Leukocyte reduction of transfused platelets virtually eliminates donor APCs, but patients may still develop alloimmunization. Alloimmunization from leukocyte-reduced cellular blood products requires recognition of the alloantigen by recipient APCs and activation of recipient CD4+ T cells. This process also involves the initial recognition of alloantigens by natural killer cells, which secrete interferon-gamma. This cytokine, in turn, is involved in the activation of CD4+ TH 2 cells.

After initial activation and development of the primary immune response, T cells become memory cells. Memory T cells do not need co-stimulatory signals to become activated and can recognize signals in the absence of class II HLA molecules. Thus, donor RBCs, platelets, and inactivated APCs can induce restimulation of the immune response. Interestingly, blood transfusion (mainly through the TH 2 subset) can actively suppress the host immune response and induce tolerance to donor antigens. Another mechanism of immunosuppression involves stimulation of CD8+ suppressor T cells, which can recognize MHC class I alloantigens in platelets as well as donor APCs. Primary immunization with blood transfusion thus reflects a balance between clonal expansion and tolerogenic mechanisms. A secondary immune response depends on the restimulation of memory cells. Repeated immunization eventually results in sustained clonal expansion and clinically significant antibody production.

Refractoriness to platelet transfusions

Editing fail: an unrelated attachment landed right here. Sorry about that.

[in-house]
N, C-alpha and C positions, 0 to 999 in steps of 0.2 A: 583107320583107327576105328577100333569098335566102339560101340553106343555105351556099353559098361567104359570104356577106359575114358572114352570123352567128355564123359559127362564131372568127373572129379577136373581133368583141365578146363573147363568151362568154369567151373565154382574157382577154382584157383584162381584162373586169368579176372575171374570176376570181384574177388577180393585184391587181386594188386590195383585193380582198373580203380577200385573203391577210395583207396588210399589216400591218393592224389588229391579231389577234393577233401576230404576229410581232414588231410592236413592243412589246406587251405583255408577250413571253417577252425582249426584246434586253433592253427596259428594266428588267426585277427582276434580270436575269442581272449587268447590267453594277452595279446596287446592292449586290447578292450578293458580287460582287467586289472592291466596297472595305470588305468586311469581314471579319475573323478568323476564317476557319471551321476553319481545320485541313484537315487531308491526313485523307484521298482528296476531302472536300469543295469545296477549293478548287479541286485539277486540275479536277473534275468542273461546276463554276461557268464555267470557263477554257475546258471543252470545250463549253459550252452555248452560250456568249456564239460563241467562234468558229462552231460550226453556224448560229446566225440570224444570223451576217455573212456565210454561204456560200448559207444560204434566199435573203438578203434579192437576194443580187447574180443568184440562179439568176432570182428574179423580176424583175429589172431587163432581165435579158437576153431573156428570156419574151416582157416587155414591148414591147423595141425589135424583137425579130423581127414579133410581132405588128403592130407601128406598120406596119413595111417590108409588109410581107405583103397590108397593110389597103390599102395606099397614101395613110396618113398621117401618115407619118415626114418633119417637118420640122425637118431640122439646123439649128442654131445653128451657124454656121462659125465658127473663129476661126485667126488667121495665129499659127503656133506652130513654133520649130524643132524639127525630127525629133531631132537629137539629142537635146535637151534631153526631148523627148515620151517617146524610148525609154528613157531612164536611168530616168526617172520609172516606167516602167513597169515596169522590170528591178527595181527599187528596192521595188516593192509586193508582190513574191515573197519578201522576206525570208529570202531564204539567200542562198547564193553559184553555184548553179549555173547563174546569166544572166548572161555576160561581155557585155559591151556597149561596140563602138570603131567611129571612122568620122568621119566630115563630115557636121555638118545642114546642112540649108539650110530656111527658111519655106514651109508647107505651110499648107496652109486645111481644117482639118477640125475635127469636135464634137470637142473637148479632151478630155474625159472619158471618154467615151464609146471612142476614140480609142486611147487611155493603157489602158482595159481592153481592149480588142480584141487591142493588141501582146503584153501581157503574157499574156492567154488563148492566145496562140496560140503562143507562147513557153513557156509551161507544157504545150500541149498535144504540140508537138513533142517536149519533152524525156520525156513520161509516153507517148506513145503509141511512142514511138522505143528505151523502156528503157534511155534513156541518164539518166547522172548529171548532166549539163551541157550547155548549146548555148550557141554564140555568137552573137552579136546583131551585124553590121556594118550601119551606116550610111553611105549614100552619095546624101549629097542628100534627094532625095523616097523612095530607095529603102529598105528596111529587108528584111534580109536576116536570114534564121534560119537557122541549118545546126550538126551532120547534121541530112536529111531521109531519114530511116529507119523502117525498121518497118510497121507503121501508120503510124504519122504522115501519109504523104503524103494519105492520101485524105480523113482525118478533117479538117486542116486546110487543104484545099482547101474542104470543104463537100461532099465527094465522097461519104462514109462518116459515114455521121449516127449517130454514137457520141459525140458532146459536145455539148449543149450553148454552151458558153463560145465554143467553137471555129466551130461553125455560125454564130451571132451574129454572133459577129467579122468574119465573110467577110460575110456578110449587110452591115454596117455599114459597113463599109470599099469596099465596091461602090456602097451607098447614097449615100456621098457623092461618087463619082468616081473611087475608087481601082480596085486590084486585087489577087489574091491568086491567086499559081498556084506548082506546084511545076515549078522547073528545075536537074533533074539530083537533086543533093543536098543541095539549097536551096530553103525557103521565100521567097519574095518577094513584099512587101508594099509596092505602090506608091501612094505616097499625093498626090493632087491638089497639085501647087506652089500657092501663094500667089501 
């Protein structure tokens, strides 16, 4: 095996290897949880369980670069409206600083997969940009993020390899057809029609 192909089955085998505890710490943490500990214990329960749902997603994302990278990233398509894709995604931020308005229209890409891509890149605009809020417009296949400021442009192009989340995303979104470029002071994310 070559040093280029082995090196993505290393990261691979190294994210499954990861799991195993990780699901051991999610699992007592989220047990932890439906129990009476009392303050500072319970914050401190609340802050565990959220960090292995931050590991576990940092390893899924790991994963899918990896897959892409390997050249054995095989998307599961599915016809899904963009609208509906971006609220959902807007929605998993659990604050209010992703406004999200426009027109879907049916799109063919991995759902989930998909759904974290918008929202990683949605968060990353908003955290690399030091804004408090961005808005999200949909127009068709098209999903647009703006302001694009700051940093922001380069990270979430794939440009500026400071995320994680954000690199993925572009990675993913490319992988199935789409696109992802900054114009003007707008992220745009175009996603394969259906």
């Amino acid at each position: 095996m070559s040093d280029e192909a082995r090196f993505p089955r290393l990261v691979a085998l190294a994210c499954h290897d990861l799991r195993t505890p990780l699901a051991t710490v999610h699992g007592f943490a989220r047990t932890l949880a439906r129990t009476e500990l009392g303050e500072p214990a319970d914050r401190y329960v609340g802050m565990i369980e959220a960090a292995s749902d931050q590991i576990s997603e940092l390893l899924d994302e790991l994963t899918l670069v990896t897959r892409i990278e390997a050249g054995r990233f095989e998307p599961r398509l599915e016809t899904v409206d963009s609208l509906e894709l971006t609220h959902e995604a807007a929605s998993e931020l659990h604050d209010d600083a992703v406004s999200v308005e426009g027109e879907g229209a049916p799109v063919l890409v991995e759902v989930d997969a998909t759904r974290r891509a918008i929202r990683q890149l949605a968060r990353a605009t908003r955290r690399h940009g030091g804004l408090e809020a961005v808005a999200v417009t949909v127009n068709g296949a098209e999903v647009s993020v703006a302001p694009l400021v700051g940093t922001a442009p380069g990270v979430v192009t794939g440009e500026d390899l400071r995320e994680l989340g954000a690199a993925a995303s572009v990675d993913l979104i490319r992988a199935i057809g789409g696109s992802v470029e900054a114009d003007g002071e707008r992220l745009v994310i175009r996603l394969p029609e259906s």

HLA alloimmunization is the most common cause of platelet refractoriness. The immune response to non-HLA antigens, present on the platelet surface (most importantly, platelet-specific antigens or HPAs) are involved less commonly. Patients not previously sensitized may develop platelet antibodies approximately 3-4 weeks after transfusion. However, patients previously immunized by transfusion, pregnancy, or organ transplantation may develop platelet antibodies as early as 4 days after transfusion. Macrophages in the liver, spleen, and other tissues of the mononuclear phagocyte system phagocytize and destroy antibody-coated platelets.

Risk factors for developing platelet antibodies include the presence of more than 1 million donor leukocytes in transfused cellular blood products (platelets, red blood cells), transfusing ABO-mismatched platelets, the presence of an intact immune system (ie, absence of cytotoxic or immunosuppressive therapy), female sex (approximately 75% of cases), and a history of multiple transfusions (>20). [3]

Delayed hemolytic transfusion reactions

DHTRs generally occur 1-2 weeks after transfusion. They represent a secondary immune response in patients previously immunized to a red cell antigen by transfusion or pregnancy. [4] In very rare cases, a brisk primary immune response can result in a DHTR after an initial transfusion. When RBC antibody titers drop below detectable levels (about 50% of the patients with alloimmunization), there is a risk for the transfusion of incompatible units of blood. Transfusion with incompatible RBCs results in restimulation of memory cells and an increase in IgG antibody titer (ie, an anamnestic immune response). Antibodies bind to the surface of RBCs and, depending on the number of antigen-antibody interactions, may activate complement with deposition of C3b. Typically, more than 105 antigenic sites per cell are required for potent complement activation.

RBCs coated with IgG antibodies and/or complement bind to immunoglobulin Fc or C3b receptors present on mononuclear phagocytes and are destroyed by phagocytosis (ie, extravascular hemolysis). IgG antibodies that efficiently activate complement (eg, those in the Kidd blood group system) tend to cause more intense extravascular hemolysis compared to antibodies that do not efficiently activate complement (eg, Rh and Kell system antibodies). Rarely, binding of IgM antibodies to RBCs activates the classic complement pathway and leads to intravascular hemolysis, but this is much more commonly seen in the context of ABO-incompatible transfusions with accompanying acute hemolytic transfusion reactions.




Refractoriness to platelet transfusions